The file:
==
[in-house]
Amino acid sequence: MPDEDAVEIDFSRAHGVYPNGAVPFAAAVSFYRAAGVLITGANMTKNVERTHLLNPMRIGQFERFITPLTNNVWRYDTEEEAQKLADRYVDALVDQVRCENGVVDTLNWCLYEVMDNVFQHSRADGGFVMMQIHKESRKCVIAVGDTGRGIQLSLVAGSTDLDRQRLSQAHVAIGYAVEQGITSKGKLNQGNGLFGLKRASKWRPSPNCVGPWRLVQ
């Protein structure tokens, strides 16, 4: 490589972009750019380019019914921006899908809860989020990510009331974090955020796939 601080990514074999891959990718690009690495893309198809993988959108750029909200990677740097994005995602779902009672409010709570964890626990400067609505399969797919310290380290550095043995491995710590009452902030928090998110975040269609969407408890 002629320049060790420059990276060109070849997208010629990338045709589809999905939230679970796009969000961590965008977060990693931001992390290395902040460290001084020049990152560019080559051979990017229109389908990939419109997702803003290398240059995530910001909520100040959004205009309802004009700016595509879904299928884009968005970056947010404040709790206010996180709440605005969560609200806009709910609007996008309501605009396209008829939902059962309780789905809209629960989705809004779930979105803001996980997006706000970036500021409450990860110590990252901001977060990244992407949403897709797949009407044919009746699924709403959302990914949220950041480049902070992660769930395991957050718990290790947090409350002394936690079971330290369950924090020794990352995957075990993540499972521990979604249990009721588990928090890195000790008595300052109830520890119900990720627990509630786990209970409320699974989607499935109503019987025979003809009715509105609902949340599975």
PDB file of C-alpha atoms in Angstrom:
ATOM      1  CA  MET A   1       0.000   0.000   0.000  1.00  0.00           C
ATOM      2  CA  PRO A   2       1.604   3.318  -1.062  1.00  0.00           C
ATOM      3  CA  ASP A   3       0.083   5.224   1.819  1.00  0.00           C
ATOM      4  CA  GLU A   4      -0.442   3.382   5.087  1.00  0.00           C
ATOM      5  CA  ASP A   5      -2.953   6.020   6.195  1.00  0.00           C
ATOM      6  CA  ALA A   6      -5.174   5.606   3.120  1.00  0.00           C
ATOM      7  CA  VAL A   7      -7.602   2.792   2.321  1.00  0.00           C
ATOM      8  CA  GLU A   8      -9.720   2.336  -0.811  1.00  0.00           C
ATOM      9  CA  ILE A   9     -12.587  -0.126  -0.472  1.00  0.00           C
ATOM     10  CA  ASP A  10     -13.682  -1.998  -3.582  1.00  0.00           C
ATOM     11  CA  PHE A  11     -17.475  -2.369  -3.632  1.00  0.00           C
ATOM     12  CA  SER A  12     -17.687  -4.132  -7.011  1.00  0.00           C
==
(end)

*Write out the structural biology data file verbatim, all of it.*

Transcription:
[in-house]
Amino acid sequence: MPDEDAVEIDFSRAHGVYPNGAVPFAAAVSFYRAAGVLITGANMTKNVERTHLLNPMRIGQFERFITPLTNNVWRYDTEEEAQKLADRYVDALVDQVRCENGVVDTLNWCLYEVMDNVFQHSRADGGFVMMQIHKESRKCVIAVGDTGRGIQLSLVAGSTDLDRQRLSQAHVAIGYAVEQGITSKGKLNQGNGLFGLKRASKWRPSPNCVGPWRLVQ
């Protein structure tokens, strides 16, 4: 490589972009750019380019019914921006899908809860989020990510009331974090955020796939 601080990514074999891959990718690009690495893309198809993988959108750029909200990677740097994005995602779902009672409010709570964890626990400067609505399969797919310290380290550095043995491995710590009452902030928090998110975040269609969407408890 002629320049060790420059990276060109070849997208010629990338045709589809999905939230679970796009969000961590965008977060990693931001992390290395902040460290001084020049990152560019080559051979990017229109389908990939419109997702803003290398240059995530910001909520100040959004205009309802004009700016595509879904299928884009968005970056947010404040709790206010996180709440605005969560609200806009709910609007996008309501605009396209008829939902059962309780789905809209629960989705809004779930979105803001996980997006706000970036500021409450990860110590990252901001977060990244992407949403897709797949009407044919009746699924709403959302990914949220950041480049902070992660769930395991957050718990290790947090409350002394936690079971330290369950924090020794990352995957075990993540499972521990979604249990009721588990928090890195000790008595300052109830520890119900990720627990509630786990209970409320699974989607499935109503019987025979003809009715509105609902949340599975």
PDB file of C-alpha atoms in Angstrom:
ATOM      1  CA  MET A   1       0.000   0.000   0.000  1.00  0.00           C
ATOM      2  CA  PRO A   2       1.604   3.318  -1.062  1.00  0.00           C
ATOM      3  CA  ASP A   3       0.083   5.224   1.819  1.00  0.00           C
ATOM      4  CA  GLU A   4      -0.442   3.382   5.087  1.00  0.00           C
ATOM      5  CA  ASP A   5      -2.953   6.020   6.195  1.00  0.00           C
ATOM      6  CA  ALA A   6      -5.174   5.606   3.120  1.00  0.00           C
ATOM      7  CA  VAL A   7      -7.602   2.792   2.321  1.00  0.00           C
ATOM      8  CA  GLU A   8      -9.720   2.336  -0.811  1.00  0.00           C
ATOM      9  CA  ILE A   9     -12.587  -0.126  -0.472  1.00  0.00           C
ATOM     10  CA  ASP A  10     -13.682  -1.998  -3.582  1.00  0.00           C
ATOM     11  CA  PHE A  11     -17.475  -2.369  -3.632  1.00  0.00           C
ATOM     12  CA  SER A  12     -17.687  -4.132  -7.011  1.00  0.00           C